Minnesota businesses fear tax hikes to cover unemployment benefit debt


Minnesota owes the federal government more than $ 1 billion, and businesses statewide are worried they’ll be hit by the bill.

More than a quarter of Minnesota’s workforce filed for unemployment benefits the year after the COVID-19 pandemic swept the country, draining $ 1.5 billion in the trust fund of the state that supports the workers who are left behind. Minnesota then borrowed more than $ 1 billion from the federal government to keep unemployment benefits coming.

Now a political clash is brewing over how to repay the debt and replenish the trust fund. Business owners urge heads of state to act quickly to limit an impending tax hike.

“It could be absolutely devastating,” said Jonathan Weinhagen, president of the Minneapolis Regional Chamber of Commerce. If UI payroll taxes rise to cover costs, Weinhagen said it would hit small businesses harder. “It’s really money to start with, which hasn’t looked really good over the past couple of years.”

The debate over unemployment insurance debt intensified this week as budget makers announced a projected historic budget surplus of $ 7.7 billion over the next two years. Paying off the debt – and whether to use the surplus, federal aid, or other means to manage it – could be one of the biggest issues lawmakers face in the next legislative session.

“We’ll have that one in the negotiations. We’ll get it fixed,” LDF Governor Tim Walz said on Tuesday. He declined to say whether he would use the federal pandemic relief dollars, saying, “I’m not going to be in specific negotiations with myself.”

Minnesota is among nine states and the Virgin Islands which owes the federal government a combined total of about $ 39 billion and pays interest on the debt.

“We will continue to work with other states in similar positions to see if Congressional resolutions are possible,” said Department of Employment and Economic Development (DEED) spokeswoman Jen Gates.

She said state officials have been in contact with the Minnesota federal delegation throughout the pandemic on how Congress can help states with UI trust funds, but there is had few signs of congressional action on this front.

Meanwhile, DEED is expected to release its new unemployment insurance tax rates for employers on Wednesday. They go into effect Jan. 1, but the first payment from employers under the new rates would not be due until April, Gates said.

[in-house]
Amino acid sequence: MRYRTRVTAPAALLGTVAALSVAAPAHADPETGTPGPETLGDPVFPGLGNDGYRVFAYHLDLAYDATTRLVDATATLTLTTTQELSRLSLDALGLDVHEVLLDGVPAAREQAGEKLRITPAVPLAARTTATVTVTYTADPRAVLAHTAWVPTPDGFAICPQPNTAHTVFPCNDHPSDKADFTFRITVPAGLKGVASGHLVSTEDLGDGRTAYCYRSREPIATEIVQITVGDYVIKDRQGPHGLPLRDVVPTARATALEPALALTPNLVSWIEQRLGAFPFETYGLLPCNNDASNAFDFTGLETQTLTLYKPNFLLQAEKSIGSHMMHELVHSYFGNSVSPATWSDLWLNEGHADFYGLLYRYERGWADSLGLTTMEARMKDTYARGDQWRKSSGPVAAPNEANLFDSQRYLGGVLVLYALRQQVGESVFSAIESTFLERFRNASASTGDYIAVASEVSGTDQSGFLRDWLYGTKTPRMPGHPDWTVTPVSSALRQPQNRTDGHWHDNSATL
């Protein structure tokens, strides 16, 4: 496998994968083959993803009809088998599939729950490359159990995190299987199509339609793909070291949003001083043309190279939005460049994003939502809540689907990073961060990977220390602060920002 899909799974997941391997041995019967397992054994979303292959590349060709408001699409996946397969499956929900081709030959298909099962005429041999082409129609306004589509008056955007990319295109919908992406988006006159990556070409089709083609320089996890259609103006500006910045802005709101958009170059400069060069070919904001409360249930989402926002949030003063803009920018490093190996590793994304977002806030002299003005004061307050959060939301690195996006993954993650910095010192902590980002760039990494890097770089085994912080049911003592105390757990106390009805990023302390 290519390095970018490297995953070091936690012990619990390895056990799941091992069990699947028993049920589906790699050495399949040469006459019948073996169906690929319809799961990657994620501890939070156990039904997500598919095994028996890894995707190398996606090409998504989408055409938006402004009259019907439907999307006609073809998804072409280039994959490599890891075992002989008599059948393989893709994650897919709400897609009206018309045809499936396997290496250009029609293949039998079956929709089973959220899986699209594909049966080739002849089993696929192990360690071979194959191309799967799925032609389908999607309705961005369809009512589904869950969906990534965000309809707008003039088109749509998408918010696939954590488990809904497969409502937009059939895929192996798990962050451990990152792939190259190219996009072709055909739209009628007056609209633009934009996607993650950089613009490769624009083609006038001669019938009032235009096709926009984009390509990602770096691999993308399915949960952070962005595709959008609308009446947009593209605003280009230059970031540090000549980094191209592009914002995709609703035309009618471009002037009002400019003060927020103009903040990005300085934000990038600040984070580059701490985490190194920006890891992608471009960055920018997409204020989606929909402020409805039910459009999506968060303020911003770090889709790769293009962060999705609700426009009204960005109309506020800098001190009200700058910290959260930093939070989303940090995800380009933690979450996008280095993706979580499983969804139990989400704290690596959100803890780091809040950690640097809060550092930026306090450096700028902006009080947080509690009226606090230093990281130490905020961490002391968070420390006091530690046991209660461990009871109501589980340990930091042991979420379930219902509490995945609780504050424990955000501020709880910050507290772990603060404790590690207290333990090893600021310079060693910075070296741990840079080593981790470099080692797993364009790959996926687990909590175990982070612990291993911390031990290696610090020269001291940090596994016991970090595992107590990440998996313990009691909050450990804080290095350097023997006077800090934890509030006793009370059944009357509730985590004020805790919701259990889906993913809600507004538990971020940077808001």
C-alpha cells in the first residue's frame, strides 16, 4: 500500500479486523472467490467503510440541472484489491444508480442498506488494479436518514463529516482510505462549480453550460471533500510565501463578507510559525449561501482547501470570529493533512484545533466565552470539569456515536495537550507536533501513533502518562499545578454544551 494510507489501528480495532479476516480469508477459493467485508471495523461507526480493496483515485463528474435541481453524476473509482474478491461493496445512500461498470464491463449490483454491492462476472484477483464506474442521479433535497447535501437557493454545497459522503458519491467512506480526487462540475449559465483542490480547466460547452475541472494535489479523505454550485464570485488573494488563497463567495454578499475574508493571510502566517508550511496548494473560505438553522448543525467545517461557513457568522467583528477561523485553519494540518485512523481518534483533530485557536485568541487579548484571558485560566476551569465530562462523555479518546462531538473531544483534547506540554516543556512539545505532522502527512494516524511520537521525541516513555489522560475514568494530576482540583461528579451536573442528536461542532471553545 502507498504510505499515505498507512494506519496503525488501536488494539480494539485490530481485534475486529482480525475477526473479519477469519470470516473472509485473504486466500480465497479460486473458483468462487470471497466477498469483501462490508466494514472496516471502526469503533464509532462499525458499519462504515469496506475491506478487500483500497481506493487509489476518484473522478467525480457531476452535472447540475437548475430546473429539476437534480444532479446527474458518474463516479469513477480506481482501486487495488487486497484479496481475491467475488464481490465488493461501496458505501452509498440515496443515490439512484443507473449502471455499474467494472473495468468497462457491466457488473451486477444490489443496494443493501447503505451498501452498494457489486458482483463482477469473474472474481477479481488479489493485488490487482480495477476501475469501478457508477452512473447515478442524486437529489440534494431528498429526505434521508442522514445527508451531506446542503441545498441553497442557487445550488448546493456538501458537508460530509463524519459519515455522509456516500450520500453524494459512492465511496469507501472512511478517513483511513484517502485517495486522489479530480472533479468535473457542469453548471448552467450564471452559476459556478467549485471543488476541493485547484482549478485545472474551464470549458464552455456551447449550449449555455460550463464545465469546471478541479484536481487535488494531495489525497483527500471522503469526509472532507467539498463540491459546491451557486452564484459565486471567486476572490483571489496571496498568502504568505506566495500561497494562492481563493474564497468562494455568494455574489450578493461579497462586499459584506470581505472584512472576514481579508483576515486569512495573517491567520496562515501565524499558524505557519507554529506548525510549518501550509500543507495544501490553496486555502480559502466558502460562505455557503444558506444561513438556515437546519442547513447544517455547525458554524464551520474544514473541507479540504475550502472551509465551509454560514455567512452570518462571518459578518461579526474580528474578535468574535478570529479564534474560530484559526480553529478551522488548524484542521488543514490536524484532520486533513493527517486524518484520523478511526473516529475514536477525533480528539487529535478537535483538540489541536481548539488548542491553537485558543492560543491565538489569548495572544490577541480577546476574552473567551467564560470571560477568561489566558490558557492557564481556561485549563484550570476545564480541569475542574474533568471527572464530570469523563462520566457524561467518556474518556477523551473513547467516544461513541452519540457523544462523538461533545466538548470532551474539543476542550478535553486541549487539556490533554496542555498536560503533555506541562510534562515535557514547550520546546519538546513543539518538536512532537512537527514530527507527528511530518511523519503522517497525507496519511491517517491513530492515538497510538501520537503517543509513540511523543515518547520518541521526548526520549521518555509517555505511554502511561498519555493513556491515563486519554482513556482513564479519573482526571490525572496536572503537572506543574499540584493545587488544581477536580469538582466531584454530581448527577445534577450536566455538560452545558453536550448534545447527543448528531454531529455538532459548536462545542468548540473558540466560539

Minnesota should follow other states that have invested some of their federal pandemic relief money towards unemployment costs, said parliamentary minority leader Kurt Daudt, R-Crown. The conservative bent Tax foundation reported in September that 31 states had spent part of their funding from the last two federal COVID economic packages to replenish their unemployment trust funds.

“If the governor takes no action, he will be responsible for a 15% small business tax increase across the state of Minnesota,” Daudt said. “I think that’s unreasonable at a time when our state has a $ 7.7 billion surplus.”

House Democratic Majority Leader Ryan Winkler said his colleagues wanted to make sure struggling small businesses could get tax or other help, potentially through the state spending a lot of money. part of the money in the UI trust fund.

“But we’re not interested in providing a big tax benefit to big companies that don’t need it,” said Winkler, DFL-Golden Valley. “And so we’ll have to think pretty quickly about how to work with the business world, to work with the Republicans, to target aid to businesses that are struggling in that environment.”

Minnesota Management and Budget’s latest budget surplus forecast U.S. corporate profits to grow 19% in 2021, nearly four times the rate expected in February.

Mike Flynn, investor and operator of Whitewater Travel Plaza in St. Charles, is among small business owners urging state officials to act.

Flynn said his restaurant was closed for about seven weeks during the peak of COVID-19 cases last year. Now they are understaffed and are trying to find people to fill the vacancies. He’s still trying to figure out what the increase in the payroll tax rate might mean for Travel Plaza’s finances, and fears the payments could stretch over several years before the fund is replenished. at pre-pandemic levels.

“In a small business, that’s a big deal,” Flynn said. “Using some of the stimulus money to replenish that fund is very justifiable in my mind.”

While final payments aren’t due for several months, he said business owners are already planning months and years ahead. Last year, lawmakers squabbled through July over tax cuts for businesses that obtained loans from the Paycheck Protection Program to help them weather the pandemic.

“It’s been a frustrating part of the Minnesota government lately,” he said. “Businessmen have to plan ahead, years in advance, and here we are on the cusp of this thing.”

With the entire Legislature and governor in election in 2022, Weinhagen said politics could complicate attempts to find a quick fix. Despite partisan divisions and strong demand for a portion of the $ 7.7 billion, Weinhagen said he hopes lawmakers reach a deal to use one of the largest surpluses in the history of the U.S. State on the unemployment insurance problem.

“The biggest concern I hear from small businesses is that uncertainty is the worst thing, and they have lived in uncertainty for so long now,” he said. “The more this thing looms, the harder it is for businesses to plan.”


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